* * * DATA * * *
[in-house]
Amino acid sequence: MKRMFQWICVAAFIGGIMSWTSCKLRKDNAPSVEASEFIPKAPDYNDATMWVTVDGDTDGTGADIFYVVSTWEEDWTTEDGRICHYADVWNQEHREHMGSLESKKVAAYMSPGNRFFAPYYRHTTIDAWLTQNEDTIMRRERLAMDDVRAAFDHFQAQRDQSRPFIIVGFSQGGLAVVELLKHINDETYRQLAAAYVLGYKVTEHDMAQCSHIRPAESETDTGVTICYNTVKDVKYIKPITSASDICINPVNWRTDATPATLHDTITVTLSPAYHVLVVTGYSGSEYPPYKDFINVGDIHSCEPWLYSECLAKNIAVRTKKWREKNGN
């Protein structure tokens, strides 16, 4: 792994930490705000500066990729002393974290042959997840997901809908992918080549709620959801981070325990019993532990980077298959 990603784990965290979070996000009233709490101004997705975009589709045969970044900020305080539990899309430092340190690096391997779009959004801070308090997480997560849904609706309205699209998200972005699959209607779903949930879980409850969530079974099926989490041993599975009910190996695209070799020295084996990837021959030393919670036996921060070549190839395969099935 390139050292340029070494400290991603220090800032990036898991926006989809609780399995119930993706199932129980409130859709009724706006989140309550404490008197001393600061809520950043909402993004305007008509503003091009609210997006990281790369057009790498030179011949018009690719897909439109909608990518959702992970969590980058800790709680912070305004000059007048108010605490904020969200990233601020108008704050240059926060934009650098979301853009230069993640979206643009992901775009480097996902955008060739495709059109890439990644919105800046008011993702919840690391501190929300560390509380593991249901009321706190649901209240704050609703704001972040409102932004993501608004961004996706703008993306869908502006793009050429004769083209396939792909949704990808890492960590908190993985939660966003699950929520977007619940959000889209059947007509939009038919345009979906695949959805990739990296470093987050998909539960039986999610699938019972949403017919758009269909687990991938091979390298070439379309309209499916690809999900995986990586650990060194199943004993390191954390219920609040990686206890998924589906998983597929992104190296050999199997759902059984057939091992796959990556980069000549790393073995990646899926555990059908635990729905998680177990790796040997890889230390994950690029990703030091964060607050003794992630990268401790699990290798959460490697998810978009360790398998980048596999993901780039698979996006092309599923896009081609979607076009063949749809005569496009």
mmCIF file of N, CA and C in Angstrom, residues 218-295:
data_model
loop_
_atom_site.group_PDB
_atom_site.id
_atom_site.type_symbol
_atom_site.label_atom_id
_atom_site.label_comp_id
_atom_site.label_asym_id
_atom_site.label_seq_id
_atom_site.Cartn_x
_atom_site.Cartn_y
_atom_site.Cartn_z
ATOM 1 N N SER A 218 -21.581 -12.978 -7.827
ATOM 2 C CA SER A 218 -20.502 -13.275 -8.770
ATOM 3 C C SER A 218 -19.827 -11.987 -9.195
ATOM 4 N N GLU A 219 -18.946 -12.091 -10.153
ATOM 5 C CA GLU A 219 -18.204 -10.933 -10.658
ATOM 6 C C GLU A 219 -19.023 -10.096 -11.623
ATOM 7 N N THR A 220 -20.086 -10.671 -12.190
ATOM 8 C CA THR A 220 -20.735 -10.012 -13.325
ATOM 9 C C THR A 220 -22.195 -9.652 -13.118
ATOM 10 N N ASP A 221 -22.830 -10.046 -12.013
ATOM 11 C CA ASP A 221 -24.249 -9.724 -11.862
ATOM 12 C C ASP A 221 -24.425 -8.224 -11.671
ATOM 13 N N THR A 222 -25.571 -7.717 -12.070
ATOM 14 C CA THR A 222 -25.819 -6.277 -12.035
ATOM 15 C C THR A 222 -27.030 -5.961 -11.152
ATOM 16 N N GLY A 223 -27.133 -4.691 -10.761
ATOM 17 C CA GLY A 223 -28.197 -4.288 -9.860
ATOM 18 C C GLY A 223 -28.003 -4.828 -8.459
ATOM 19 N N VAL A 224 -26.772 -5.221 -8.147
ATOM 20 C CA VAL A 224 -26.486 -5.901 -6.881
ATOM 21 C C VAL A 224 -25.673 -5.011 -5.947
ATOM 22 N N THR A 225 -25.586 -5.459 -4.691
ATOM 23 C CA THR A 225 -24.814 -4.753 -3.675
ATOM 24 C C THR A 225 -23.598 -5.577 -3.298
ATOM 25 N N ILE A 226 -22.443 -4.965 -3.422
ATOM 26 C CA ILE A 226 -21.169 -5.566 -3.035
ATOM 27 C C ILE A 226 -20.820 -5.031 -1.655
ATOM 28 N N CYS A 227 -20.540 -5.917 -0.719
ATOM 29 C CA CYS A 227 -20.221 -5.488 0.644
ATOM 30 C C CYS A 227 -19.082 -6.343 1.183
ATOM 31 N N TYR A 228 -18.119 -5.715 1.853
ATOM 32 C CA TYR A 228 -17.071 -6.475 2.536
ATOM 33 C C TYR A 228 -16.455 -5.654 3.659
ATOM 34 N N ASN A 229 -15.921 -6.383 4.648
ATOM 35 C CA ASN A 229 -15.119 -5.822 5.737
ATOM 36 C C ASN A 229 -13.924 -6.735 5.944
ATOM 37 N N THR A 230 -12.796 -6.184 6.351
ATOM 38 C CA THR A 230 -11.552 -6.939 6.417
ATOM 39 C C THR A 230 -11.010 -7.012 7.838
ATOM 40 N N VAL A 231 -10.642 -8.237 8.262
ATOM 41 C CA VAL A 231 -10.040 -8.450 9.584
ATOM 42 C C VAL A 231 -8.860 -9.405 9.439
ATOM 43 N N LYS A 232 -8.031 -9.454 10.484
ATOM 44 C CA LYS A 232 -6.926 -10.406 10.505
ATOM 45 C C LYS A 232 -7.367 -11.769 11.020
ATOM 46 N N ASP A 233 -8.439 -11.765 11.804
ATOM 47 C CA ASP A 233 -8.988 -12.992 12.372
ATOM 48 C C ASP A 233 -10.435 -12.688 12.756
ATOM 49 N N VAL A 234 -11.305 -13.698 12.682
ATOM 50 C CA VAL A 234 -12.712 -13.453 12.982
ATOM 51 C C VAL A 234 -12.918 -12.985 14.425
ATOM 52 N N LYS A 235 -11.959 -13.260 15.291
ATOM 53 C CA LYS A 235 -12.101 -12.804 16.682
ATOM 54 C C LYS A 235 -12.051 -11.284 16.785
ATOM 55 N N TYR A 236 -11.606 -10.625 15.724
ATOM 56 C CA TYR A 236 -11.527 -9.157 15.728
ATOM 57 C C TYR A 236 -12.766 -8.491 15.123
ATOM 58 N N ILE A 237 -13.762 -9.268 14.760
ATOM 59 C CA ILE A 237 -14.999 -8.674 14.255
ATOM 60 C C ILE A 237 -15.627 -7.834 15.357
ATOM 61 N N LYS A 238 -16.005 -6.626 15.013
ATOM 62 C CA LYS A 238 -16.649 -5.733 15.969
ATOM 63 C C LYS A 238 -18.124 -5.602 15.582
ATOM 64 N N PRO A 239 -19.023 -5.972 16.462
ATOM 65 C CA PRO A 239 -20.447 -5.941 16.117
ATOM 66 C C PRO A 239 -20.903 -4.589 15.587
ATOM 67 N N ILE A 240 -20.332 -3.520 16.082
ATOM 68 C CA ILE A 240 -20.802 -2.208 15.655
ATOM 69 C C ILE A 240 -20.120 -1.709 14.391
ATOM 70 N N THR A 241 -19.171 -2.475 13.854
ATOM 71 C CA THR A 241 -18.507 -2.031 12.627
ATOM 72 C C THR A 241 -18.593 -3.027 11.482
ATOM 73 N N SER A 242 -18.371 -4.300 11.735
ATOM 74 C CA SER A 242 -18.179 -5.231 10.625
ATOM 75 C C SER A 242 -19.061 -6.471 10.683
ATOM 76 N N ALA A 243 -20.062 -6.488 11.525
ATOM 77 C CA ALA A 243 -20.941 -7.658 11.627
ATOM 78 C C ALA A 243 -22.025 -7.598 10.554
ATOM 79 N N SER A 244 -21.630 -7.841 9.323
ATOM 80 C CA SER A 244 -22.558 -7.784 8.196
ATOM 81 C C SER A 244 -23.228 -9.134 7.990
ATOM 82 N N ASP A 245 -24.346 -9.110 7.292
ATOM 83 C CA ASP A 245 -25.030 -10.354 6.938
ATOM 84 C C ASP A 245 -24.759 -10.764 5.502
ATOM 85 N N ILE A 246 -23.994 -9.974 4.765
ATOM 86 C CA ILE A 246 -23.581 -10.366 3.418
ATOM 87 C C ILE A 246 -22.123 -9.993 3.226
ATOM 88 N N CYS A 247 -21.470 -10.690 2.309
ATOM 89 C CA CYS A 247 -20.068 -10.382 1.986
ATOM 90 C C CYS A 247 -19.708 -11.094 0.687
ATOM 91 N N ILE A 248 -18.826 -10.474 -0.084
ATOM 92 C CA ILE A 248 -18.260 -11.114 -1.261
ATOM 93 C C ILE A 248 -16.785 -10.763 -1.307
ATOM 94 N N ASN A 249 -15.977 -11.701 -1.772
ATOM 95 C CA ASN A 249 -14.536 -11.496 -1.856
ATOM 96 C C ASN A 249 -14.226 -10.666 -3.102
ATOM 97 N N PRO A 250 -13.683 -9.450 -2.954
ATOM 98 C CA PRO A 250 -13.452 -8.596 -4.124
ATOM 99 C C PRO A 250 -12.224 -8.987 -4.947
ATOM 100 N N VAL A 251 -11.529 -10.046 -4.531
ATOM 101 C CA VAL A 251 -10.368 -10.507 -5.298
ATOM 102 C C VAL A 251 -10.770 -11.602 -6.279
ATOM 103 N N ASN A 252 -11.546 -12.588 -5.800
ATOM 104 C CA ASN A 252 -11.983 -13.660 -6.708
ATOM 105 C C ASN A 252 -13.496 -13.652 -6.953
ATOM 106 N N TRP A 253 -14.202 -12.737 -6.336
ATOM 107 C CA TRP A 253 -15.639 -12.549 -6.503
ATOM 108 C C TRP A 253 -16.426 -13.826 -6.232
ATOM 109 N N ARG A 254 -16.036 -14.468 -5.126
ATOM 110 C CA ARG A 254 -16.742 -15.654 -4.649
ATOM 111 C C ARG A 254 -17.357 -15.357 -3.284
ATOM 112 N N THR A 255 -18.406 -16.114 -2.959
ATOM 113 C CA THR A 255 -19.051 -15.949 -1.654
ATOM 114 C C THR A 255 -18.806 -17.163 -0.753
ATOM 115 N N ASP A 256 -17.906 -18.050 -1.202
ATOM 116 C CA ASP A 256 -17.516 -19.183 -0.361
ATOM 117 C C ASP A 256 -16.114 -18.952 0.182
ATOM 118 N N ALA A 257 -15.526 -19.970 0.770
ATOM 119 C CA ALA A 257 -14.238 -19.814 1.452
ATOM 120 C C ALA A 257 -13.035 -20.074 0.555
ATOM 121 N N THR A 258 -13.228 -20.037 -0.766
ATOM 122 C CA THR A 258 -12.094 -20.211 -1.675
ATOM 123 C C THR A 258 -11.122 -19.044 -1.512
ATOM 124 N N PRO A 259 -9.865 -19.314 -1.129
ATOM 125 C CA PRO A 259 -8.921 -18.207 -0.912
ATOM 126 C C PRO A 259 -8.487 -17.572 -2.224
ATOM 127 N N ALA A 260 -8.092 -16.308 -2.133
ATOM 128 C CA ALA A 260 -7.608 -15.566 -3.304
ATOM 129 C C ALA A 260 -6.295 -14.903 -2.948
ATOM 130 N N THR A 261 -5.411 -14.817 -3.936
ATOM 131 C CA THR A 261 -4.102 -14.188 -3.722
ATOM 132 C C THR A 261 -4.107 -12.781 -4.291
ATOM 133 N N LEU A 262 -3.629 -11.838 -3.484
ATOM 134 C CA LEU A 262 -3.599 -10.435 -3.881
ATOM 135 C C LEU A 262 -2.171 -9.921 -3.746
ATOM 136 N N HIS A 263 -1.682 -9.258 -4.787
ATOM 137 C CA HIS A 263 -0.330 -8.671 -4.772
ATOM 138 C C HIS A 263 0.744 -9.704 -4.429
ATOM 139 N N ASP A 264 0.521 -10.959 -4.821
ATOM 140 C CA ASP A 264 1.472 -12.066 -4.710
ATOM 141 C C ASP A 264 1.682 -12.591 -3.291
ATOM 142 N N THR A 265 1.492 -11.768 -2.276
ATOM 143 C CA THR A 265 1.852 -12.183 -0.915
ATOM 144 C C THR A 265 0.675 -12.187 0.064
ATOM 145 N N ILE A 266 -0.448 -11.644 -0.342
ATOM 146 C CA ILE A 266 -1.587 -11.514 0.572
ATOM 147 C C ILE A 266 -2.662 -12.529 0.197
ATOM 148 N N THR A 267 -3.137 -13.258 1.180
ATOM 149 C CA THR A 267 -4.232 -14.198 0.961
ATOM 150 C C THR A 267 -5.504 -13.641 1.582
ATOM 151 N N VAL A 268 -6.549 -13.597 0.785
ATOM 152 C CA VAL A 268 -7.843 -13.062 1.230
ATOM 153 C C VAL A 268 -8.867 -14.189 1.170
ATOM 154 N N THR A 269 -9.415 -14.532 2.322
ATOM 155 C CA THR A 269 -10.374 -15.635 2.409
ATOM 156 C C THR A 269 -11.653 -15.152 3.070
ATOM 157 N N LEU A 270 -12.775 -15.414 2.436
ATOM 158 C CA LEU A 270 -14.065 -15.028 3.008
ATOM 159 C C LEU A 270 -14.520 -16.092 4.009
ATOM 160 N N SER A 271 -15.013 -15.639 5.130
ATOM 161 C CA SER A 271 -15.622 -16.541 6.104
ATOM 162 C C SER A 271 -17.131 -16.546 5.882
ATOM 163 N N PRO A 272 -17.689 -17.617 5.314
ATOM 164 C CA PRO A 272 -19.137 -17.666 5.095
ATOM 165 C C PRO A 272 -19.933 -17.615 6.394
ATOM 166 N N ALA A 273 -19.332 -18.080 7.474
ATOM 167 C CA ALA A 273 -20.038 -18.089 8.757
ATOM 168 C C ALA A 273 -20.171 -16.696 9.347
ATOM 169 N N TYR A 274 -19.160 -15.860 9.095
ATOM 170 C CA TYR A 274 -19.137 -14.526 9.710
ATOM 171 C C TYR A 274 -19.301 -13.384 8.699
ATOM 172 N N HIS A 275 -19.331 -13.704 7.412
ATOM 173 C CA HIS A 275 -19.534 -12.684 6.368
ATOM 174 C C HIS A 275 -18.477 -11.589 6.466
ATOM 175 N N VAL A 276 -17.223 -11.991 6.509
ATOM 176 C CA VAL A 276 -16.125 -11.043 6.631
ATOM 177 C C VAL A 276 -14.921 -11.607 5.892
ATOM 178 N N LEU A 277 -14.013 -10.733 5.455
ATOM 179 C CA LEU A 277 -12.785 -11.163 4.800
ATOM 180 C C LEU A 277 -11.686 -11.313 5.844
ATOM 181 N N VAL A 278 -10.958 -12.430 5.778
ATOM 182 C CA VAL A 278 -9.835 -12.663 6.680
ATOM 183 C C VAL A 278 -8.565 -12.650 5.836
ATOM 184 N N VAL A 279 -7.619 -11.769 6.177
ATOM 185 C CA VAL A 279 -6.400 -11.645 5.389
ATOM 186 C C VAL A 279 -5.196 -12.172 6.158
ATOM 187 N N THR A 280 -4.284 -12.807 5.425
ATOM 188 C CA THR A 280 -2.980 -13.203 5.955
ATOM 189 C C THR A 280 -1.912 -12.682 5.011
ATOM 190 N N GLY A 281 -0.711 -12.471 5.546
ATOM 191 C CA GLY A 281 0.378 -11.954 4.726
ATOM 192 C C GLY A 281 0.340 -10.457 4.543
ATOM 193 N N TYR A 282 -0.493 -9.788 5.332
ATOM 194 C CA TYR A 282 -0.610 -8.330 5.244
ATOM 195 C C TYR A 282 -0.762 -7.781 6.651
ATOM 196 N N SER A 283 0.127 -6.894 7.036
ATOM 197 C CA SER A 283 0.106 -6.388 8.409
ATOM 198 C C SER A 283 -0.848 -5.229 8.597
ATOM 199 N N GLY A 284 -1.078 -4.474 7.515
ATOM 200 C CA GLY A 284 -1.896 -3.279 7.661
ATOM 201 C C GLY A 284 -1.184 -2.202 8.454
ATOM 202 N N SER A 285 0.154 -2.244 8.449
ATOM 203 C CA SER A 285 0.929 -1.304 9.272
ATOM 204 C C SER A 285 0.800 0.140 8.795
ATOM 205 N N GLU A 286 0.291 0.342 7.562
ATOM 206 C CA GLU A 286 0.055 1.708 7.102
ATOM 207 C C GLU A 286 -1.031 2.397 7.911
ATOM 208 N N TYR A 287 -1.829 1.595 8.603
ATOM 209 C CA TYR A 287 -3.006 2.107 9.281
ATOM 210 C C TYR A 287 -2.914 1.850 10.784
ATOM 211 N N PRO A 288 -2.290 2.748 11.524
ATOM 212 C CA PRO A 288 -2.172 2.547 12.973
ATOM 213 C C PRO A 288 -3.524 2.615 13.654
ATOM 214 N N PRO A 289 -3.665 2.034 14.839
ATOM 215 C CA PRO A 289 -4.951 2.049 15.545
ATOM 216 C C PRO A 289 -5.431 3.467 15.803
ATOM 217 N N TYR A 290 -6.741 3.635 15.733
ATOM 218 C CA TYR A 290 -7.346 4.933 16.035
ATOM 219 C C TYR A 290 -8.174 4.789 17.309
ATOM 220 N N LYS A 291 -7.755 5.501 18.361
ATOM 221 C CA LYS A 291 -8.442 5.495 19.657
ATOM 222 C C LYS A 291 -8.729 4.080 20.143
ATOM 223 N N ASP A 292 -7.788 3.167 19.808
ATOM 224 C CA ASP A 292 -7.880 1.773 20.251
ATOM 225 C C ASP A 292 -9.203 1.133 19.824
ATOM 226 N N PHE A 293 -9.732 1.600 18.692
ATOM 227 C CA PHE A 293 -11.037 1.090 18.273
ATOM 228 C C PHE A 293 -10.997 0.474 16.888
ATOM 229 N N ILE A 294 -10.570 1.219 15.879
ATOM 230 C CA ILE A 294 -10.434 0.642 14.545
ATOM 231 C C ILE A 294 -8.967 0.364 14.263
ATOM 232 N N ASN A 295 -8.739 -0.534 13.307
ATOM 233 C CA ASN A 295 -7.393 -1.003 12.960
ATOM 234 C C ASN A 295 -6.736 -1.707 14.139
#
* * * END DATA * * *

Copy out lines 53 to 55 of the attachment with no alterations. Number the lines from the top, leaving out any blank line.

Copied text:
ATOM 37 N N THR A 230 -12.796 -6.184 6.351
ATOM 38 C CA THR A 230 -11.552 -6.939 6.417
ATOM 39 C C THR A 230 -11.010 -7.012 7.838